“Kung fu/ That was one of my good ones/ Well what's a few broken bones/ When we all know it's good clean fun/ Skateboards/ I've almost made them respectable/ You see I can't always get through to you/ So I go for your son/ I had a giant rubber shark/ And it really made a mark/ Didja looka looka lookit alla blood/ Give me all your money/ Cause I know you think I'm funny/ Can't you hear me laughing/ Can't you see me smile?”—“I’m the Man” as performed by Joe Jackson.
I almost forgot about this gem; that is until I realized I still had Sirius XM satellite radio in my new, Postmodern, this-is what-we-think-the-future-will-look-like ride, carnales! It turns out the record it came from—the record that has the same title as the song laid out here—was one of the first British pop-punk records I got behind as a young communist back in the day.
I recall being seriously intrigued by the song’s grip of references to the cardinal sin of consumption; capitalism co-opts everything in it’s path, devouring ideas, products and ultimately souls before regurgitating the whole lot for your pleasure and satisfaction. That’s what I thought when I was 15 and that’s what I think today.
I mention this because it’s something I keep in mind whilst on the lookout for more groovy shows to tell you about here at Alibi music central. I’m not sure it matters what you are listening to, as long as you are listening. Music has at least one magical aspect: It can give you the strength to power through any sort of nonsense, capitalism included.
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Sun Dog at Sister (407 Central Ave. NW)! What could be a more pleasant path to empowerment and and post-capitalist enlightenment? Well, one of Burque’s best, beloved and most authentic psychedelic rock bands releasing a new recorded work entitled Parnassus is surely grounds for celebration here or in any Marxist enclave. The quartet—Colin Roxford, John Deyhle, Maxwell Graves and Luz Allison—have a sound that is based on their adventures flying through space and time in vividly defined prayer capsules that flash in rainbow colors when prompted. Just kidding, although the term psychedelia does imply knowledge of Ott’s Hallucinogenic Plants of North America, which I’m sure any member of this storied ensemble will want to tell you about after dishing out some of the most badass riffage of all time. Fad Vandals, Vasillus and DJ Caterwaul open. For realz, homies, for realz. 9pm • $5 • 21+.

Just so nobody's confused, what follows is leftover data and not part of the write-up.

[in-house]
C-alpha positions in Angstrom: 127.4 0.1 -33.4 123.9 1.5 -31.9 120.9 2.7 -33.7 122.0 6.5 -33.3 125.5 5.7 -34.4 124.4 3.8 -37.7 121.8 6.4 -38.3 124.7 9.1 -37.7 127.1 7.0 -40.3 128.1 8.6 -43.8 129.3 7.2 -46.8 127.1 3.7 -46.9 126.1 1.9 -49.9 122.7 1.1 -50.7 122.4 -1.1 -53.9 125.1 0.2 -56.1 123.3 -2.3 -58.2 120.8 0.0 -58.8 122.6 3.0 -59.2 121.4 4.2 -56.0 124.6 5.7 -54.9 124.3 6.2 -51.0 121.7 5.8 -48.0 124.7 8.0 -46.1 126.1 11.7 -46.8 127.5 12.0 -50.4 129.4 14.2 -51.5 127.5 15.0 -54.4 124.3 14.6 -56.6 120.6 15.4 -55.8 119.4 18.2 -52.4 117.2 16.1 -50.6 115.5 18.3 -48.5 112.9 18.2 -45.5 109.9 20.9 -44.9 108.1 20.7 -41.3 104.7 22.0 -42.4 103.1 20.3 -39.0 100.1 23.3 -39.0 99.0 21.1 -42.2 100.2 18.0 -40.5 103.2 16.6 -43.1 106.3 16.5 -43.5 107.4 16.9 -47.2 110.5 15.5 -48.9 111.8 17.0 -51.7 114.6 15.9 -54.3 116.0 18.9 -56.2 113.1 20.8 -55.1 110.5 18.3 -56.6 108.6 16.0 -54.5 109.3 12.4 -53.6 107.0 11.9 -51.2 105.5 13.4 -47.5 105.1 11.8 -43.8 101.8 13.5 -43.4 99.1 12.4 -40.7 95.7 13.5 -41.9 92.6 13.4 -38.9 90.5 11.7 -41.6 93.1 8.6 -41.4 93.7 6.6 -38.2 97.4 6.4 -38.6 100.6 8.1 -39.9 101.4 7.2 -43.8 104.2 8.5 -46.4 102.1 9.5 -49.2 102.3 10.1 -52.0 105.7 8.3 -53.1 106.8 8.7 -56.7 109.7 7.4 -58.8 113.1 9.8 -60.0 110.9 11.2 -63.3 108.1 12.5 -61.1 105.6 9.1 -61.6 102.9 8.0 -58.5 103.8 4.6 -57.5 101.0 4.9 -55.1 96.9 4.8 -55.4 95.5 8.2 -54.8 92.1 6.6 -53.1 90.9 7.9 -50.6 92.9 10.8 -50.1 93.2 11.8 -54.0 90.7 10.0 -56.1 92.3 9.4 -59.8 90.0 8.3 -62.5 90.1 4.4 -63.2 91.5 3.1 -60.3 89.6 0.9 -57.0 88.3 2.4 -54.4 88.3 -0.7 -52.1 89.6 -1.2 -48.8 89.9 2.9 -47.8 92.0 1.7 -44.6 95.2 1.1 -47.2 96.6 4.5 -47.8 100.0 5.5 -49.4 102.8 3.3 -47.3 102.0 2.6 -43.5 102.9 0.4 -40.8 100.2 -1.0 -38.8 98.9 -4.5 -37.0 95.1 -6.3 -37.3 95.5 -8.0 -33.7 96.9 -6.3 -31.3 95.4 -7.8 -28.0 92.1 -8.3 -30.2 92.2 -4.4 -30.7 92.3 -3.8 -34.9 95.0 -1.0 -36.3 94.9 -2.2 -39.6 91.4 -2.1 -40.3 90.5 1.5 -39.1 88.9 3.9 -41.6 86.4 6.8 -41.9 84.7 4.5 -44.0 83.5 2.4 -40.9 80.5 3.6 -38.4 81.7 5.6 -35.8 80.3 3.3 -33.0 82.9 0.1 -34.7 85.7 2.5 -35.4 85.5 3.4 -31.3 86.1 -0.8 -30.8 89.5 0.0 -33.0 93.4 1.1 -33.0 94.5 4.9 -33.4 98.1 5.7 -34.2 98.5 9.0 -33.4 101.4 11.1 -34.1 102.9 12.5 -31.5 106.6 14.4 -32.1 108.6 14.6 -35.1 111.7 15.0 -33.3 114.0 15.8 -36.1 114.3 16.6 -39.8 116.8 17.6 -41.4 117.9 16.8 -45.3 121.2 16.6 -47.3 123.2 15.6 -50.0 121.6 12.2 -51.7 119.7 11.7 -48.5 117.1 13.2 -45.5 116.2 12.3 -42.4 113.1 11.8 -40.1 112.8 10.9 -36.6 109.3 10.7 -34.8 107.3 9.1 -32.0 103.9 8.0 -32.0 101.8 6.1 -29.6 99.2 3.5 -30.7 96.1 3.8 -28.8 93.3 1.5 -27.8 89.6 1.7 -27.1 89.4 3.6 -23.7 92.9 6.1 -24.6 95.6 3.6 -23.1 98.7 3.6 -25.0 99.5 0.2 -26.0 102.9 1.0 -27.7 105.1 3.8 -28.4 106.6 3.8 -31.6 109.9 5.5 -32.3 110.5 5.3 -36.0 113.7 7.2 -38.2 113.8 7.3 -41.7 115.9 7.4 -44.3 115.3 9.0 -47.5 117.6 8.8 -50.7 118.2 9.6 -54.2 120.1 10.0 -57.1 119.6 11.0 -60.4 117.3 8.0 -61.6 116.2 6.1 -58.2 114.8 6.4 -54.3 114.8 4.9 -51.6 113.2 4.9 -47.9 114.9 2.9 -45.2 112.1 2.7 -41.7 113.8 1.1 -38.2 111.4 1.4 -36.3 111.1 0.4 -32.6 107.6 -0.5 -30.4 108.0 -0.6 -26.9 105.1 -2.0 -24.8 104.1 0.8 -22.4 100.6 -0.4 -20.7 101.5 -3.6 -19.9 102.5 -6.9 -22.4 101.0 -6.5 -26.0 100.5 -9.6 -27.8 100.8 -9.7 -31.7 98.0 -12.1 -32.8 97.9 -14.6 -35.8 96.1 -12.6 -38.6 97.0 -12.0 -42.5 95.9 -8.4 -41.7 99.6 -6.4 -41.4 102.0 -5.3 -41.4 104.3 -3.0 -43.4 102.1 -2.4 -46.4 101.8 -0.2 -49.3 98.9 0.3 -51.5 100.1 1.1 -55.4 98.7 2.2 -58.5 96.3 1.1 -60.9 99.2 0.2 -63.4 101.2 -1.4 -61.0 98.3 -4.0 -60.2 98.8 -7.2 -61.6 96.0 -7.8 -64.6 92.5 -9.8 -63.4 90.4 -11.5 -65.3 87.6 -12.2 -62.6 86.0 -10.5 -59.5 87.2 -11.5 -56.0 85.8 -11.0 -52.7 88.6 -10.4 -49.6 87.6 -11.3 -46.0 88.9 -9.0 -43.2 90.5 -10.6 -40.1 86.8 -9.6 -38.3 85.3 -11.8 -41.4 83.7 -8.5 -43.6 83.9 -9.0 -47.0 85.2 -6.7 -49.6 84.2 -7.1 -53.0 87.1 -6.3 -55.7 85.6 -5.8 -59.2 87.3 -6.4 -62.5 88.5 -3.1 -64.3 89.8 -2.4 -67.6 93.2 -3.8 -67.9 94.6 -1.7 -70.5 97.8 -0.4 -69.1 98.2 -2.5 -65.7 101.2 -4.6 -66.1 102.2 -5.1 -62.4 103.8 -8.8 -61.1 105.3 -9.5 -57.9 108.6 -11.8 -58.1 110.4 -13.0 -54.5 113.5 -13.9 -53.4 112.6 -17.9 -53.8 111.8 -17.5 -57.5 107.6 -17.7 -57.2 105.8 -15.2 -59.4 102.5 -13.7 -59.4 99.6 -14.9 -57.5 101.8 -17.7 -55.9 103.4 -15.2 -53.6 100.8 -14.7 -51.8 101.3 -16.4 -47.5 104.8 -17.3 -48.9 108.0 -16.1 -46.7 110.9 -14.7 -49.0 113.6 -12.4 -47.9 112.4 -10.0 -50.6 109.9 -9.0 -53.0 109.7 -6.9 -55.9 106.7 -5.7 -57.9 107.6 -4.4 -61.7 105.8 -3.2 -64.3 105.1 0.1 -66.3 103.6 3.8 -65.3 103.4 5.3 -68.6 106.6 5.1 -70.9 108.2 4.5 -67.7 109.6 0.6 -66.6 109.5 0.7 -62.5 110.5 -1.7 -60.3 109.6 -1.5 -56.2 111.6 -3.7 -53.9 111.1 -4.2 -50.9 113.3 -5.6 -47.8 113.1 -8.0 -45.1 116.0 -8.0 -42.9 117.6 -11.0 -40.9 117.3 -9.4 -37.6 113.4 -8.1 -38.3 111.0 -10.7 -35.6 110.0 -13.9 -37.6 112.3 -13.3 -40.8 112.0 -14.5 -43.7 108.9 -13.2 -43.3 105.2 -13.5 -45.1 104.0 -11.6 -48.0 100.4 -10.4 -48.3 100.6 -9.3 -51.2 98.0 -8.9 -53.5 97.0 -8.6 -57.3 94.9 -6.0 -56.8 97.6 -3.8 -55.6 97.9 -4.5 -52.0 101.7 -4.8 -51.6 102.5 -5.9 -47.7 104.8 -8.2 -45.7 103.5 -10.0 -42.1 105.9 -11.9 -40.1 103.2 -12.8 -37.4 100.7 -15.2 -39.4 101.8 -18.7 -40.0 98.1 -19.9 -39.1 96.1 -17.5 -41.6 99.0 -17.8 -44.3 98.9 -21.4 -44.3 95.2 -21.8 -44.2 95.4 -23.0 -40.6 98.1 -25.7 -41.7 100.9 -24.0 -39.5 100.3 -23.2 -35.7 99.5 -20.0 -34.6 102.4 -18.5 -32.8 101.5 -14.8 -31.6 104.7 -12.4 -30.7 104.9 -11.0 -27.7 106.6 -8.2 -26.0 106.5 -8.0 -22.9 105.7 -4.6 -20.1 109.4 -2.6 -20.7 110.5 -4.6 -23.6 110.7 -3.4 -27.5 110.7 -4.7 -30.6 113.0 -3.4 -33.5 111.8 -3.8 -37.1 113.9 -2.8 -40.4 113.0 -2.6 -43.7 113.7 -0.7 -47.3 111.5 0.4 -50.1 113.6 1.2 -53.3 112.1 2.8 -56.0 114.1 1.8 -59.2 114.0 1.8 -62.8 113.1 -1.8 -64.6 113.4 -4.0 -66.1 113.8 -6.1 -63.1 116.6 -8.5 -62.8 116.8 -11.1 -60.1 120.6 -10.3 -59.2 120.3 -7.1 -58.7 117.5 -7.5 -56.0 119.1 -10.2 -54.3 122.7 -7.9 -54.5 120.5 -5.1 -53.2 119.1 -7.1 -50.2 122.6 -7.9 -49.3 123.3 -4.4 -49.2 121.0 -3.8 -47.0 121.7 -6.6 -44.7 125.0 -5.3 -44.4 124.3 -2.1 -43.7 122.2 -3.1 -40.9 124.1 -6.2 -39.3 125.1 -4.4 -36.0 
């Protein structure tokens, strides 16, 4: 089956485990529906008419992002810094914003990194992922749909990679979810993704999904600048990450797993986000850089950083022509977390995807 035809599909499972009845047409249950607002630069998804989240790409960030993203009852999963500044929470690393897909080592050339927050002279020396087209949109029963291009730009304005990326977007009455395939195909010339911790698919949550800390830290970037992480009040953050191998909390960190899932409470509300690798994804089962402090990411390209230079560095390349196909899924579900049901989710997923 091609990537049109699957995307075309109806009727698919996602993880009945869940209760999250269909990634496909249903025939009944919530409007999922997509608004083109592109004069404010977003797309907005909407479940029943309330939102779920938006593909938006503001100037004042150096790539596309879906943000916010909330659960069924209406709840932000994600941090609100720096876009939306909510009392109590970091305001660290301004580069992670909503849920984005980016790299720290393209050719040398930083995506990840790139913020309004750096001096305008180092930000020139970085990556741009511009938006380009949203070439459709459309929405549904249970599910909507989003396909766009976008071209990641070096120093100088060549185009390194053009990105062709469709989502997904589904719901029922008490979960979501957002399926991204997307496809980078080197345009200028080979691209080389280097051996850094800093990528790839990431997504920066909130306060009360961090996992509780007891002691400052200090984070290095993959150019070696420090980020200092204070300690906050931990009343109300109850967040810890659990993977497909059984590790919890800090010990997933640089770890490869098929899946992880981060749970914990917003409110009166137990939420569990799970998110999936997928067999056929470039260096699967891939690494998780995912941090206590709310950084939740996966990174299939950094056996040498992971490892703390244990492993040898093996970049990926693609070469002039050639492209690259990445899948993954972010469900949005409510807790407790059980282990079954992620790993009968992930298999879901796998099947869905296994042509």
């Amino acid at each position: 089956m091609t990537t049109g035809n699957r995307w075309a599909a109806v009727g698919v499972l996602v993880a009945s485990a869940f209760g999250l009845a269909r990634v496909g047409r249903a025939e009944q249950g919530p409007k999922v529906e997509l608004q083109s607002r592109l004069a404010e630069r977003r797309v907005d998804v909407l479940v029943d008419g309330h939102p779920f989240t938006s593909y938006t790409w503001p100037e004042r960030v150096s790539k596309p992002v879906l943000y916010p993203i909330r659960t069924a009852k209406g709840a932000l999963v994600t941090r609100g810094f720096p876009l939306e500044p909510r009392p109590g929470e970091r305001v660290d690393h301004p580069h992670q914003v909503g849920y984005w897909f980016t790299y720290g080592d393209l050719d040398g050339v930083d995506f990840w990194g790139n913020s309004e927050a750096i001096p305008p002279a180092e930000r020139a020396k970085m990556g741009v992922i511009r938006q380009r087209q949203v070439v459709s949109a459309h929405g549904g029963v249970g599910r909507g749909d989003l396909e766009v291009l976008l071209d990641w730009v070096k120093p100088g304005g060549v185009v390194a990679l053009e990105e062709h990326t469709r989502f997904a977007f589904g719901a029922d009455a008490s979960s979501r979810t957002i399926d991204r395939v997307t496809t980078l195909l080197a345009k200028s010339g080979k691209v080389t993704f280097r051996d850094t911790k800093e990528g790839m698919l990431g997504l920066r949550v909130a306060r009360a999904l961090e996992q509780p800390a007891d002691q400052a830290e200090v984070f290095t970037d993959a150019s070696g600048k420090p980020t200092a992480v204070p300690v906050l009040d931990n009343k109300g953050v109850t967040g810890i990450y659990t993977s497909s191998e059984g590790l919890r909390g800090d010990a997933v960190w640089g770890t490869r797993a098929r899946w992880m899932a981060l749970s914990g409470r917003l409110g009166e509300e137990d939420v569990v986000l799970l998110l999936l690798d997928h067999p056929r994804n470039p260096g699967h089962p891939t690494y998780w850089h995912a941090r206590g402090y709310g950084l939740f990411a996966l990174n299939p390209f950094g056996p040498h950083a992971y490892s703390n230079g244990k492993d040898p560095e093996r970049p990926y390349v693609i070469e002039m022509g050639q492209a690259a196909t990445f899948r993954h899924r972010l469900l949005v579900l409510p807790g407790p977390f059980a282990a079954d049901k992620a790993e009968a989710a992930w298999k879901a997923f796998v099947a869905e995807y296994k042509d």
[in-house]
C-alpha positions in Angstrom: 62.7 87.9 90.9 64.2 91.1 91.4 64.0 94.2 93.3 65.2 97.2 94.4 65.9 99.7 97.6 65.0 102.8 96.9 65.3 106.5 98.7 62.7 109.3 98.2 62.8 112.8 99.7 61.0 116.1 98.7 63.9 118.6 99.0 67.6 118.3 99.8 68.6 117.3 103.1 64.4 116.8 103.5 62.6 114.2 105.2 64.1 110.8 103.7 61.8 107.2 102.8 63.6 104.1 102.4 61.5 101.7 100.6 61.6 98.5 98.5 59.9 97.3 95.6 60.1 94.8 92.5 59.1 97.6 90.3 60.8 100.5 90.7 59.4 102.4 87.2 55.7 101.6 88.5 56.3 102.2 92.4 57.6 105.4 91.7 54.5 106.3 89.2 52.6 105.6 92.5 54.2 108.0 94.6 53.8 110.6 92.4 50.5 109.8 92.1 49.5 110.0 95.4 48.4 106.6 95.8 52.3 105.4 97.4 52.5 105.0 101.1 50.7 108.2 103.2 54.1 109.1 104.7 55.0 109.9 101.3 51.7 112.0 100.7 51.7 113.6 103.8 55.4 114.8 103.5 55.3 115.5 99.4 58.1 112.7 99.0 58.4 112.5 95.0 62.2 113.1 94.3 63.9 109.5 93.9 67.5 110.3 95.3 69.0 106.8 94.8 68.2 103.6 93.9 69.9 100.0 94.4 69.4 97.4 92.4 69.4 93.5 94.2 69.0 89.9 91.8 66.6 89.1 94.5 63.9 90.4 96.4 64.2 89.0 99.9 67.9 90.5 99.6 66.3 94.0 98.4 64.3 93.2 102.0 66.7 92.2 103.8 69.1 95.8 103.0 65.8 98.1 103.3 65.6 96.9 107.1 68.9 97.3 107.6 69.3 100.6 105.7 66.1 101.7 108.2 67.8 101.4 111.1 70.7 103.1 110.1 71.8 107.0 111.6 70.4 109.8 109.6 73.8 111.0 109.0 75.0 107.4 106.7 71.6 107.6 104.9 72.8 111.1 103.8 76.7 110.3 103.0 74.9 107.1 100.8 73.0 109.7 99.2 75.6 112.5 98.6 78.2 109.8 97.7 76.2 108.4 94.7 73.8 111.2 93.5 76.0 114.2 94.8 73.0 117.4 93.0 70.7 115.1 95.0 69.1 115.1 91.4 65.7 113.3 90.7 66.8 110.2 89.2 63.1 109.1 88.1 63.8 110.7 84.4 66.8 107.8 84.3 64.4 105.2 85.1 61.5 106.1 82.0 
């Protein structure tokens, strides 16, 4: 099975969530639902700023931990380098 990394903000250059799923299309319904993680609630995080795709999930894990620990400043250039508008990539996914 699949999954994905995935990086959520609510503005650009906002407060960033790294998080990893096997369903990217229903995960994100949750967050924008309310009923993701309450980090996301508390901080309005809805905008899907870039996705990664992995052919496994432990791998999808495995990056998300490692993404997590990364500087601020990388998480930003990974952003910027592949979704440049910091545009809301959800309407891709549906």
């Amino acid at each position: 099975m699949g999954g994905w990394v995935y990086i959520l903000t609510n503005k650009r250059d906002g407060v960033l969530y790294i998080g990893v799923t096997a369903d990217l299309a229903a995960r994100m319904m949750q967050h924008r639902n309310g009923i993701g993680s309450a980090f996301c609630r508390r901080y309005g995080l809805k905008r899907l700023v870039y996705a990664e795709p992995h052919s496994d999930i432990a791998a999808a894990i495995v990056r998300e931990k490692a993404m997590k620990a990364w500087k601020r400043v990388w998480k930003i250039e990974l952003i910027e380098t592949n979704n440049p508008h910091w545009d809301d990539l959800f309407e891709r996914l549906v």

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For those of you who care to remember (Carl? Anyone?), there was an episode of the Beverly Hillbillies where the Clampett family (famous communists, when you think about it) set up camp at Griffith Park in El Lay. Granny tells folks she’s smoking crawdads. Everyone thinks she means that she’s hooting la grifa. Hijinks ensue. Now that you have a frame of reference, let me tell you all about the 12th Annual Crawdaddy Blues Festival, happening in Madrid on Saturday, May 19 and Sunday, May 20, as well. They’ll be smoking crawdads there, too, in case you want to know. The bands playing are the main thing though, in this family-friendly, camp-out environment that includes performances by the likes of local legends Rudy Boy Jaramillo, Stephanie Hatfield, Felix Y Los Gatos, Whiskey Diablo and ChillHouse with Hillary Smith. They’ll be playing a whole bunch of pentatonic scales with a minor 5th added, so you ought to head out of the hot city and cruise up to the mountains for bluesy blue blue weekend, sabes? It all happens at the Mine Shaft Tavern (2846 Highway N 14, Madrid, N.M.) Gates open at noon • $25 per day • All-ages.
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If you like your metal sinfully groovy—and who doesn’t: I just listened to La Sexorcisto: Devil Music Volume One, and man did it leave an unwholesomely alluring taste in my mouth—then you owe to yourself and your comrades to visit the historic El Rey Theater (622 Central Ave. SW) on Sunday, May 20 to check out those other purveyors of thrashable groove metal, Soulfly. I know: Max Cavalera, his bro Zyon, lead shredder Marc Rizzo and newbie bassist Mike Leon don’t carry around the same sort of gravitas they did, say when Primitive dropped, post-millenium, but they do rock hard when urged on by residents of a certain metal town in the high desert, when those acolytes come out to a show, devil horns blazing. Find out for yourself when the band launches renditions of “Carved Inside” or “Riotstarter” right before your eyes. Greenville, S.C., death metal maniacs Nile open this febrile feast on the river. 6pm • $25 • 21+.